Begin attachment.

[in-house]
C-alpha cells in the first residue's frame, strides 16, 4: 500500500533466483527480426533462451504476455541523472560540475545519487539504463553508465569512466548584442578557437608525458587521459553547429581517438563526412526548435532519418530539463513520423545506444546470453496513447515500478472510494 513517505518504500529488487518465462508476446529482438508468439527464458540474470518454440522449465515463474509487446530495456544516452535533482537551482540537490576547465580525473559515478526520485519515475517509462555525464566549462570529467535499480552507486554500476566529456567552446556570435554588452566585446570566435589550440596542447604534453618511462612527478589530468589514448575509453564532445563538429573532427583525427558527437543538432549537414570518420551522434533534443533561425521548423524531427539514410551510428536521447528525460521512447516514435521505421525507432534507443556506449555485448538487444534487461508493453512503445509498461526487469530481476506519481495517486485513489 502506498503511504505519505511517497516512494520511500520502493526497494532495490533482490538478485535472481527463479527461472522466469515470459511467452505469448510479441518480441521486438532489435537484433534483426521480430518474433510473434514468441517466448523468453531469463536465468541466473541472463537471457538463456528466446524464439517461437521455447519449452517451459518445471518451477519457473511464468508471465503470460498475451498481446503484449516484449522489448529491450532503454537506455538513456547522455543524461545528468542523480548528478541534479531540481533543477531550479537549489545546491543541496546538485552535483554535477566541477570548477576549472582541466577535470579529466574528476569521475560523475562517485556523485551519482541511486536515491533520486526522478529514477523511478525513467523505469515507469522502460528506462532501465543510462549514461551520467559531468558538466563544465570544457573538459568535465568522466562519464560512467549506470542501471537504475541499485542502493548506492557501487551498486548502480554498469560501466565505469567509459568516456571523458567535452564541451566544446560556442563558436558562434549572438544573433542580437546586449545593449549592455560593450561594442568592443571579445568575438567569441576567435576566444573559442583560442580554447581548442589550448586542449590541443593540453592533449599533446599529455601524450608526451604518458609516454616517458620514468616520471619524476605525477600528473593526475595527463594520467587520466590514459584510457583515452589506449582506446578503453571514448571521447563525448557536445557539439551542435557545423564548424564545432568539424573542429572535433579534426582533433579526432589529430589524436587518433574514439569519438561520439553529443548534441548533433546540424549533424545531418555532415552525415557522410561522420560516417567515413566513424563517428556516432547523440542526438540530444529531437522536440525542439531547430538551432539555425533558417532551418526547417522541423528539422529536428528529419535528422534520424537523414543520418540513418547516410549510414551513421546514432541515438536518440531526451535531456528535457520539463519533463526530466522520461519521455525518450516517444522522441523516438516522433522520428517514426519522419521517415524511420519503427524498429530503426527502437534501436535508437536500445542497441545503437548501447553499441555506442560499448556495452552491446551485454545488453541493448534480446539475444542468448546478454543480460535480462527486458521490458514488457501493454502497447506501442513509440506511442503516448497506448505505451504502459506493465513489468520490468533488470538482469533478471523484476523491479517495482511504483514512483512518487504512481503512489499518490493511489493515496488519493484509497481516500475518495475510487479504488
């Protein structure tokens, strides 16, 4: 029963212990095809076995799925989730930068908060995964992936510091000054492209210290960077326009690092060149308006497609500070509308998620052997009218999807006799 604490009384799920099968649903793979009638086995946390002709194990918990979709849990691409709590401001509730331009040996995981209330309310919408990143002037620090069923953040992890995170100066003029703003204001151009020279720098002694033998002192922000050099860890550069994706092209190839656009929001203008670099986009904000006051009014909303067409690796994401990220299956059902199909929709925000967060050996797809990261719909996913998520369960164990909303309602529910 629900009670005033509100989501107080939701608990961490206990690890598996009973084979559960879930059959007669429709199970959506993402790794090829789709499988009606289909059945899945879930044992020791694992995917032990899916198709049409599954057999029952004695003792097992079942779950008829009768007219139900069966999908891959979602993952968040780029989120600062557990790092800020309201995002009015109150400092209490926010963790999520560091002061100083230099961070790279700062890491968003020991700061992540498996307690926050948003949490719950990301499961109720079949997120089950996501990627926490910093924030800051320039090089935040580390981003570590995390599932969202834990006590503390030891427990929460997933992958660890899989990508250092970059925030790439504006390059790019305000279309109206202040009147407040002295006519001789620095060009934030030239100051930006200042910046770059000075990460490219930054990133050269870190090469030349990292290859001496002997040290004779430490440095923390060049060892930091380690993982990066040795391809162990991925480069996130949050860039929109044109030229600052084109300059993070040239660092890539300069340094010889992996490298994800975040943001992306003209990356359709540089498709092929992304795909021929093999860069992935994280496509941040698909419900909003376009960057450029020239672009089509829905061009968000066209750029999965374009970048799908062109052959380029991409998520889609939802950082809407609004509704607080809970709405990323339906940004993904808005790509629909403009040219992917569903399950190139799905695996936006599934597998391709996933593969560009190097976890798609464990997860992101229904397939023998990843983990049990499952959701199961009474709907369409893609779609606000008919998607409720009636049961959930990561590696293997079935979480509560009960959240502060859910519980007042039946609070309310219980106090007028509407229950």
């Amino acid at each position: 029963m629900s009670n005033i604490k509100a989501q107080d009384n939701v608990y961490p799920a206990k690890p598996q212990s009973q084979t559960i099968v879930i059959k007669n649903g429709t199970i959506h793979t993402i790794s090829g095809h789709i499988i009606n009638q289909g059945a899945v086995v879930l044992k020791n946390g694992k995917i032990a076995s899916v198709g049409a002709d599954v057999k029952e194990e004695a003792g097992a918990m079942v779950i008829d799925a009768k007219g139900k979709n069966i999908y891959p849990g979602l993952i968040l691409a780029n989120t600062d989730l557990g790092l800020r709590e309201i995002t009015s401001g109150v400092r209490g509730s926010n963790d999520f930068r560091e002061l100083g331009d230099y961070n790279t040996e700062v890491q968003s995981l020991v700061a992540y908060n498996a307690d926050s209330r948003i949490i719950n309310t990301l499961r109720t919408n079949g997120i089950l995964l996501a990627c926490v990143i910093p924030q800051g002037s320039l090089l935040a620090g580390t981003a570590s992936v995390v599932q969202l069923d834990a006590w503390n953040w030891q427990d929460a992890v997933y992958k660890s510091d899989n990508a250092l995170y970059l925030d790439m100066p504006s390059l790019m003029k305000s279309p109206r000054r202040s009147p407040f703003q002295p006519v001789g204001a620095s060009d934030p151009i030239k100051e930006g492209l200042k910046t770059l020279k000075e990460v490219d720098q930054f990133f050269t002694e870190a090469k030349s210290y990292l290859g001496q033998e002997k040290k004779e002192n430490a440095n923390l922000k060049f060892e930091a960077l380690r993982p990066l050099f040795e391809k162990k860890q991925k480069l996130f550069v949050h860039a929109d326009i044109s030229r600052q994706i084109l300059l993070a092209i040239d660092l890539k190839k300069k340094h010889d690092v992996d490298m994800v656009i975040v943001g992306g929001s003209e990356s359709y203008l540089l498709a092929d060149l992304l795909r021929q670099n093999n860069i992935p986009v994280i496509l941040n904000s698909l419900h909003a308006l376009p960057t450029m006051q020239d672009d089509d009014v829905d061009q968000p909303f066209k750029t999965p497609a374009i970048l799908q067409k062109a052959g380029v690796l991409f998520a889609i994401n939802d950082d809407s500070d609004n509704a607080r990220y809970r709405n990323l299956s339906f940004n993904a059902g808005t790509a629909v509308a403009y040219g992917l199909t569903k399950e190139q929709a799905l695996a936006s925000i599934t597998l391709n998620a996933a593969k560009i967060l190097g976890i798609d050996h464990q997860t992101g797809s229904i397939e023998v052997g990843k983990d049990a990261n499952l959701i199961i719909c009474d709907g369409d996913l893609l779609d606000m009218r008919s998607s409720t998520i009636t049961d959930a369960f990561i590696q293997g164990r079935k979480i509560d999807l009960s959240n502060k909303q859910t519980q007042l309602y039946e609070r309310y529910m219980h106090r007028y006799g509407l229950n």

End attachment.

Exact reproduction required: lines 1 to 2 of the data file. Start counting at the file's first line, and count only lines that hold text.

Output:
[in-house]
C-alpha cells in the first residue's frame, strides 16, 4: 500500500533466483527480426533462451504476455541523472560540475545519487539504463553508465569512466548584442578557437608525458587521459553547429581517438563526412526548435532519418530539463513520423545506444546470453496513447515500478472510494 513517505518504500529488487518465462508476446529482438508468439527464458540474470518454440522449465515463474509487446530495456544516452535533482537551482540537490576547465580525473559515478526520485519515475517509462555525464566549462570529467535499480552507486554500476566529456567552446556570435554588452566585446570566435589550440596542447604534453618511462612527478589530468589514448575509453564532445563538429573532427583525427558527437543538432549537414570518420551522434533534443533561425521548423524531427539514410551510428536521447528525460521512447516514435521505421525507432534507443556506449555485448538487444534487461508493453512503445509498461526487469530481476506519481495517486485513489 502506498503511504505519505511517497516512494520511500520502493526497494532495490533482490538478485535472481527463479527461472522466469515470459511467452505469448510479441518480441521486438532489435537484433534483426521480430518474433510473434514468441517466448523468453531469463536465468541466473541472463537471457538463456528466446524464439517461437521455447519449452517451459518445471518451477519457473511464468508471465503470460498475451498481446503484449516484449522489448529491450532503454537506455538513456547522455543524461545528468542523480548528478541534479531540481533543477531550479537549489545546491543541496546538485552535483554535477566541477570548477576549472582541466577535470579529466574528476569521475560523475562517485556523485551519482541511486536515491533520486526522478529514477523511478525513467523505469515507469522502460528506462532501465543510462549514461551520467559531468558538466563544465570544457573538459568535465568522466562519464560512467549506470542501471537504475541499485542502493548506492557501487551498486548502480554498469560501466565505469567509459568516456571523458567535452564541451566544446560556442563558436558562434549572438544573433542580437546586449545593449549592455560593450561594442568592443571579445568575438567569441576567435576566444573559442583560442580554447581548442589550448586542449590541443593540453592533449599533446599529455601524450608526451604518458609516454616517458620514468616520471619524476605525477600528473593526475595527463594520467587520466590514459584510457583515452589506449582506446578503453571514448571521447563525448557536445557539439551542435557545423564548424564545432568539424573542429572535433579534426582533433579526432589529430589524436587518433574514439569519438561520439553529443548534441548533433546540424549533424545531418555532415552525415557522410561522420560516417567515413566513424563517428556516432547523440542526438540530444529531437522536440525542439531547430538551432539555425533558417532551418526547417522541423528539422529536428528529419535528422534520424537523414543520418540513418547516410549510414551513421546514432541515438536518440531526451535531456528535457520539463519533463526530466522520461519521455525518450516517444522522441523516438516522433522520428517514426519522419521517415524511420519503427524498429530503426527502437534501436535508437536500445542497441545503437548501447553499441555506442560499448556495452552491446551485454545488453541493448534480446539475444542468448546478454543480460535480462527486458521490458514488457501493454502497447506501442513509440506511442503516448497506448505505451504502459506493465513489468520490468533488470538482469533478471523484476523491479517495482511504483514512483512518487504512481503512489499518490493511489493515496488519493484509497481516500475518495475510487479504488